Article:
Wednesday, April 07, 2010

On growing old

One is never too old for the internet. Olive Riley, an Australian woman believed to have been the world’s oldest blogger, started her blog, The Life of Riley, in February 2007, at the age of 107.

With a little help from a friend, Olive, who could not see well enough to type, posted over 70 entries and several video posts on You Tube. She made her final post on June 26, 2008, at her nursing home in Woy Woy, New South Wales, two weeks before she died at the age of 108.

So many individuals have become famous in old age. The American folk artist Grandma Moses took up painting when she was 75, and painted 1,600 paintings by her death at the age of 101. Enrico Dandolo, the 41st Doge of Venice from 1195 until his death, led the infamous Fourth Crusade in his 80s. Harry Bernstein published his first book, The Invisible Wall, at 96 in 2007. When his wife Ruby died in 2007 after 67 years of marriage, loneliness devastated Harry and he used that as the catalyst in writing his first book. He has since published two more books and continues to write.

Arthur Winston, who at age 100 retired from his job at the Los Angeles Metro after 72 years, missed only one day at his work. That happened when he had to attend his wife’s funeral in 1988. There are many others, all octogenarians and centenarians, who did well in their golden years.

Being old is never a burden to society. The Chinese, for example, take the usefulness of experience to the extreme. In their gerontocracy, no one under 75 is regarded as yet fit for power. For the Chinese, time induces perspective. When the late Chinese leader Zhou En Lai was asked whether he thought the French Revolution was a good thing, he paused, and then said: “It’s too soon to say.”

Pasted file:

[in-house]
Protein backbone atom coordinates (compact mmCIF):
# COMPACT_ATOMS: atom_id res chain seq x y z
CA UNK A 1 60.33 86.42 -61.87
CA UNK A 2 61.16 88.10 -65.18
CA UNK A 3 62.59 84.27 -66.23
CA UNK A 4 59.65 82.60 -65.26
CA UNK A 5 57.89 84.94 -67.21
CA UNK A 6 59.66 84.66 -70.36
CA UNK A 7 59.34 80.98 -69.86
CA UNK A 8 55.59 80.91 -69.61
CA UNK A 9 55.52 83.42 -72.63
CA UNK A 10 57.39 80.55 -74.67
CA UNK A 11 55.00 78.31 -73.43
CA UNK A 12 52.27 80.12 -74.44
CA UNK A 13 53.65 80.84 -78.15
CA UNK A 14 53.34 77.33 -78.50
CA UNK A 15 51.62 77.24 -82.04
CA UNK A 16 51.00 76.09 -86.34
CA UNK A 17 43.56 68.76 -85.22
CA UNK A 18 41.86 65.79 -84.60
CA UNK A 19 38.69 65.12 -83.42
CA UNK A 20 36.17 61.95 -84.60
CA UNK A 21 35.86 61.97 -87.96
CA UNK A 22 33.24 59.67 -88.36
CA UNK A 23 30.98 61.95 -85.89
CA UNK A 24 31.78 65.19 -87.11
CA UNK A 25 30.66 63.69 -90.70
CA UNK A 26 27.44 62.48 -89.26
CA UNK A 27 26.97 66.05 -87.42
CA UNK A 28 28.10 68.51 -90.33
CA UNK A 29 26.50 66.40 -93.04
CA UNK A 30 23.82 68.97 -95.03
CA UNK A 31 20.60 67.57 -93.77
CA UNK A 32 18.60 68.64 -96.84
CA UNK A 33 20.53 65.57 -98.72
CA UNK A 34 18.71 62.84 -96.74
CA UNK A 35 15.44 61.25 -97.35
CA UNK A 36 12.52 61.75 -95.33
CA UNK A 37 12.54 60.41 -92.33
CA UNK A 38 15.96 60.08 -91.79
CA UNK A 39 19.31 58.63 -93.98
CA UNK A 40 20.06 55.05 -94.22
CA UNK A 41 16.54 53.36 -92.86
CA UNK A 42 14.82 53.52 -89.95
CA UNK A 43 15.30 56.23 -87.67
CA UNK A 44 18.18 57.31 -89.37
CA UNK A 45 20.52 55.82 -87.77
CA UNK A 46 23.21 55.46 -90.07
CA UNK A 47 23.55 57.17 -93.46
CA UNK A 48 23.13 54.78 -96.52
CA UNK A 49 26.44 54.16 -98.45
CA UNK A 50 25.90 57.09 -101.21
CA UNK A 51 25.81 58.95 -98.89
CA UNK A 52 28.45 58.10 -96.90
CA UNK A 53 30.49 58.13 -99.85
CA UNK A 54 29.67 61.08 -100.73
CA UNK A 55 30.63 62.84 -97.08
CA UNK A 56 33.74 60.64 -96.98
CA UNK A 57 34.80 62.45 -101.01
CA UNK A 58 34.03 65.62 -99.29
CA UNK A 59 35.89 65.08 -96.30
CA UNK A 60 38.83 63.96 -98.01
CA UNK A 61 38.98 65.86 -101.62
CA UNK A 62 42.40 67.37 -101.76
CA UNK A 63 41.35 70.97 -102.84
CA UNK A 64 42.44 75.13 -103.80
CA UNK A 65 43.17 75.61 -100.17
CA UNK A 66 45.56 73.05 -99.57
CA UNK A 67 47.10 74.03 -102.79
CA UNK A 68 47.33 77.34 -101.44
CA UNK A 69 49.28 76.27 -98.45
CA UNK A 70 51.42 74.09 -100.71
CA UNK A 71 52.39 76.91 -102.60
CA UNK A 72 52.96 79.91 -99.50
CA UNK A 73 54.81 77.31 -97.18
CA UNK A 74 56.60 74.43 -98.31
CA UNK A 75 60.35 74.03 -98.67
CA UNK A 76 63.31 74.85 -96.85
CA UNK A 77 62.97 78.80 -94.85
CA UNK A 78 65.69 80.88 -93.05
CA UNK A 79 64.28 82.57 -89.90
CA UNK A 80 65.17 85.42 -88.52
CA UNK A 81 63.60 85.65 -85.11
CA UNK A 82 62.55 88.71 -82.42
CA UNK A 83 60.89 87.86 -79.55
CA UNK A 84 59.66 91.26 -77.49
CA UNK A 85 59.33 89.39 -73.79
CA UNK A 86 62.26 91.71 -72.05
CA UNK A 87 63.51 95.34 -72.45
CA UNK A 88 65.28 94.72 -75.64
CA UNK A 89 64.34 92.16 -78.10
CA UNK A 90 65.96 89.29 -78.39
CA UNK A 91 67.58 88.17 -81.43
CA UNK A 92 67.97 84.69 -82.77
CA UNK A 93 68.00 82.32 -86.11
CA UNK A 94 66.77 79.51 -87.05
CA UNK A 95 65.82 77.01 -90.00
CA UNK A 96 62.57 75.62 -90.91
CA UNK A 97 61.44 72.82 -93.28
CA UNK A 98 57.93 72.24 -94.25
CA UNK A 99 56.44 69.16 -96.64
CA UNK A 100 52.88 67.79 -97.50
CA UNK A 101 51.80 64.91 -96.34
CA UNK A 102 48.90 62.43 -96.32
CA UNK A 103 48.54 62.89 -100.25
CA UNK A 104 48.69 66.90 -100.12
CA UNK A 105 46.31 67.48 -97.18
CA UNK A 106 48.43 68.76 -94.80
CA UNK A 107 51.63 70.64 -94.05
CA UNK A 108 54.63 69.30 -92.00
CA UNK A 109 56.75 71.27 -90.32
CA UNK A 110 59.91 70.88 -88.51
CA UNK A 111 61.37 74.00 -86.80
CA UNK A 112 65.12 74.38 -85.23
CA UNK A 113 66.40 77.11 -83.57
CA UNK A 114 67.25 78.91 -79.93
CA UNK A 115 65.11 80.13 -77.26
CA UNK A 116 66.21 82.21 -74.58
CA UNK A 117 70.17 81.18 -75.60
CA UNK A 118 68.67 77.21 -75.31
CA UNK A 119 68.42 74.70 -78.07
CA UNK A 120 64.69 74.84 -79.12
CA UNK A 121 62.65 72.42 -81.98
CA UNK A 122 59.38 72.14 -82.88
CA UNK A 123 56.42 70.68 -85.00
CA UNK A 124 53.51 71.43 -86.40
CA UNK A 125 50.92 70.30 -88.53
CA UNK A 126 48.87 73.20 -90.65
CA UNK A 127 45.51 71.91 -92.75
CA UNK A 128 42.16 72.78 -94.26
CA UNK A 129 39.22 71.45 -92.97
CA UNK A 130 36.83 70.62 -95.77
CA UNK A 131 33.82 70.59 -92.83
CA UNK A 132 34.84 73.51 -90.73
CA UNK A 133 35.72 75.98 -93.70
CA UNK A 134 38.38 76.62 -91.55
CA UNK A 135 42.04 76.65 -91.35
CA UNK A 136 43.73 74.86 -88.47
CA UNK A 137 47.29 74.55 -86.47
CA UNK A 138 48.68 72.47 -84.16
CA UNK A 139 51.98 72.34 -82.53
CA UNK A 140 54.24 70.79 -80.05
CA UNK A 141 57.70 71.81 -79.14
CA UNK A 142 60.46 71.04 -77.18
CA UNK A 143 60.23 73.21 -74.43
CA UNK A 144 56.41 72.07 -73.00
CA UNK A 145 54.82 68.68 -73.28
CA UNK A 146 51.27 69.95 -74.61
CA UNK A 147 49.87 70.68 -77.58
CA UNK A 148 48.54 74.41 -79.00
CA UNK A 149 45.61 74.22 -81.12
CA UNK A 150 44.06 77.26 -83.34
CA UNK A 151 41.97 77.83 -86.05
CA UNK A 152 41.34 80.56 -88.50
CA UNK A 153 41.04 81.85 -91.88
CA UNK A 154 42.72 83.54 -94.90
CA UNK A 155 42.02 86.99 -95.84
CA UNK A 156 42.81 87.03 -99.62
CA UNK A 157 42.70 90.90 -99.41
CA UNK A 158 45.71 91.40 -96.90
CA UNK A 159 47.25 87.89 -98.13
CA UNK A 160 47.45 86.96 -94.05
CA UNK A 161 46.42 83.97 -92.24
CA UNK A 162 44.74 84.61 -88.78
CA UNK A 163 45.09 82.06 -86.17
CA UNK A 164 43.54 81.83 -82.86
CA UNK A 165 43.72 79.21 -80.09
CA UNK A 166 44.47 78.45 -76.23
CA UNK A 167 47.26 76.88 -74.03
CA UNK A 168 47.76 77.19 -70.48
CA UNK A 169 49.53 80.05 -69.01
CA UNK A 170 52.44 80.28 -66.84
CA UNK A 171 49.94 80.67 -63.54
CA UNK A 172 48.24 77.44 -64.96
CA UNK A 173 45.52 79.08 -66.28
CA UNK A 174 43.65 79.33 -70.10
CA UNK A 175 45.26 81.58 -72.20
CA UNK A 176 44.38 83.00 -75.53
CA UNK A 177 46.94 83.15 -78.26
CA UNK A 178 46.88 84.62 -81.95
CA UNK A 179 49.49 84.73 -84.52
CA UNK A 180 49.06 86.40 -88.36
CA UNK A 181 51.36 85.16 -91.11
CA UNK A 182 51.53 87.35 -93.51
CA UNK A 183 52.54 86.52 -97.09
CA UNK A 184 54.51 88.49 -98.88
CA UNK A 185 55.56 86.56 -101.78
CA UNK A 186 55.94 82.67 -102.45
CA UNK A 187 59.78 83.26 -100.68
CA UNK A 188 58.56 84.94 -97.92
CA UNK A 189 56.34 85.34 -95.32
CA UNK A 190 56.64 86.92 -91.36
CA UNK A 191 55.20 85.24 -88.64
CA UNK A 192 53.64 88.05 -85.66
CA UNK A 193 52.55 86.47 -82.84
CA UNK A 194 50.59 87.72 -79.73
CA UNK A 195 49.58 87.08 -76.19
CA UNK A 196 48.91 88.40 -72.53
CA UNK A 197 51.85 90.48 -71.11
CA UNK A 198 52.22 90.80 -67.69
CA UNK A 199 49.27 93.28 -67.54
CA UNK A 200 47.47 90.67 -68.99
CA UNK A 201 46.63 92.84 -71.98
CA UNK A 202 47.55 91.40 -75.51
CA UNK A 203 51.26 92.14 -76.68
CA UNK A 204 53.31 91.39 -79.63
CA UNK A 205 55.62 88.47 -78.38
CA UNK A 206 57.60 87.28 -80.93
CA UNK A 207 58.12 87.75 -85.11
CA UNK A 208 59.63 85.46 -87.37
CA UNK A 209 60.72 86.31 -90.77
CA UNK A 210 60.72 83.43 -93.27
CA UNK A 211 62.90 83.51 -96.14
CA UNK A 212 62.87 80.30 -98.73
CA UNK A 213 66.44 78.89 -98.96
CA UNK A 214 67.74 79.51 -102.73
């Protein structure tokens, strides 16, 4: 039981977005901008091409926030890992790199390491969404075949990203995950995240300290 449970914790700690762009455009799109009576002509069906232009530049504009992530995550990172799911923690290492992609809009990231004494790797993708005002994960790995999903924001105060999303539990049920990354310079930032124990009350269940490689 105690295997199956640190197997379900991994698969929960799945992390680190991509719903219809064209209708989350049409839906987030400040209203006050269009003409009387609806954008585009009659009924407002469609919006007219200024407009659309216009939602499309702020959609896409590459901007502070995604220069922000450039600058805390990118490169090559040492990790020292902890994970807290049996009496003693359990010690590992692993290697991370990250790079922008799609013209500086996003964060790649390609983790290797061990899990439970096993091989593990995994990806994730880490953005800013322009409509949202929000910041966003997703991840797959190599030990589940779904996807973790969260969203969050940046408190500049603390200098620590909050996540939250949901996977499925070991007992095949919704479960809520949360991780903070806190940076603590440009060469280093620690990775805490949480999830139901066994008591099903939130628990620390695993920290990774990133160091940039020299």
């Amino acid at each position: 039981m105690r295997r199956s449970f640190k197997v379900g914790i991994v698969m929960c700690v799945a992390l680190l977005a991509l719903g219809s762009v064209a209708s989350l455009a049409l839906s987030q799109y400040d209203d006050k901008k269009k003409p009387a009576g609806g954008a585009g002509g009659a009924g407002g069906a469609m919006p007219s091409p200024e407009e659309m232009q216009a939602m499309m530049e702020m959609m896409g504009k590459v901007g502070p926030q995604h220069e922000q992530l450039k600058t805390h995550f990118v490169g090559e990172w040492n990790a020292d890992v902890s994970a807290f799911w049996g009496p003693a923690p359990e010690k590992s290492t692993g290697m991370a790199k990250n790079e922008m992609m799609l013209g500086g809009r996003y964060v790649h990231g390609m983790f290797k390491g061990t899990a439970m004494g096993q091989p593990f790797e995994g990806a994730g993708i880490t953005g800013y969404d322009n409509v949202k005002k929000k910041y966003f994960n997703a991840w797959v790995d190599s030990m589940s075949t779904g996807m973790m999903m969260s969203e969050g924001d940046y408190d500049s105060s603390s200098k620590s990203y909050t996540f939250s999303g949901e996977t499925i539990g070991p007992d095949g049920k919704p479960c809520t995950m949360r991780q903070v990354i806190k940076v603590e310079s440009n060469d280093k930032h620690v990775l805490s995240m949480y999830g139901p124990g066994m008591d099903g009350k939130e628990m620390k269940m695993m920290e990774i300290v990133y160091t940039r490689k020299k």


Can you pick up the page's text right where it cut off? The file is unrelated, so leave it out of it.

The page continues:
If aging brings wrinkles, sagging bodies and increasing episodes of forgetfulness, getting older may not really be bad at all. There is evidence to support that aging may be a key to happiness. Despite conflicting results from research studies on aging, most experts say it may boil down to this: Attitude is everything.

Research shows that older adults tend to be more optimistic and to have a positive outlook than their young and more stressed counterparts. This observation is very important in light of increase in life expectancy.

A research published by Yang Yang, a sociologist at the University of Chicago, suggests that an increase in the years of happy life for people over 65 accompanied the increase in life expectancy on the average. The big question is, why are older people happier?

A more recent study suggests one reason why: older adults remember the past through a rosy lens. In other words, they tend to have rose-coloured memories. Optimism also lends itself well to old age. In one study, both old and young participants were shown virtual faces portraying sadness, anger, fear and happiness. Eye-tracking technology showed the participants aged 18 to 21 focused more on the fearful faces, while those aged 57 to 84 zeroed in on the happy faces, avoiding the angry ones.

In general, the studies suggest that older adults enjoy life when they are more comfortable with themselves and their roles in society. More than a majority of participants in the studies said they were enjoying more time with their family. About two-thirds reported more time for hobbies, more financial security, and not having to work, as benefits of old age.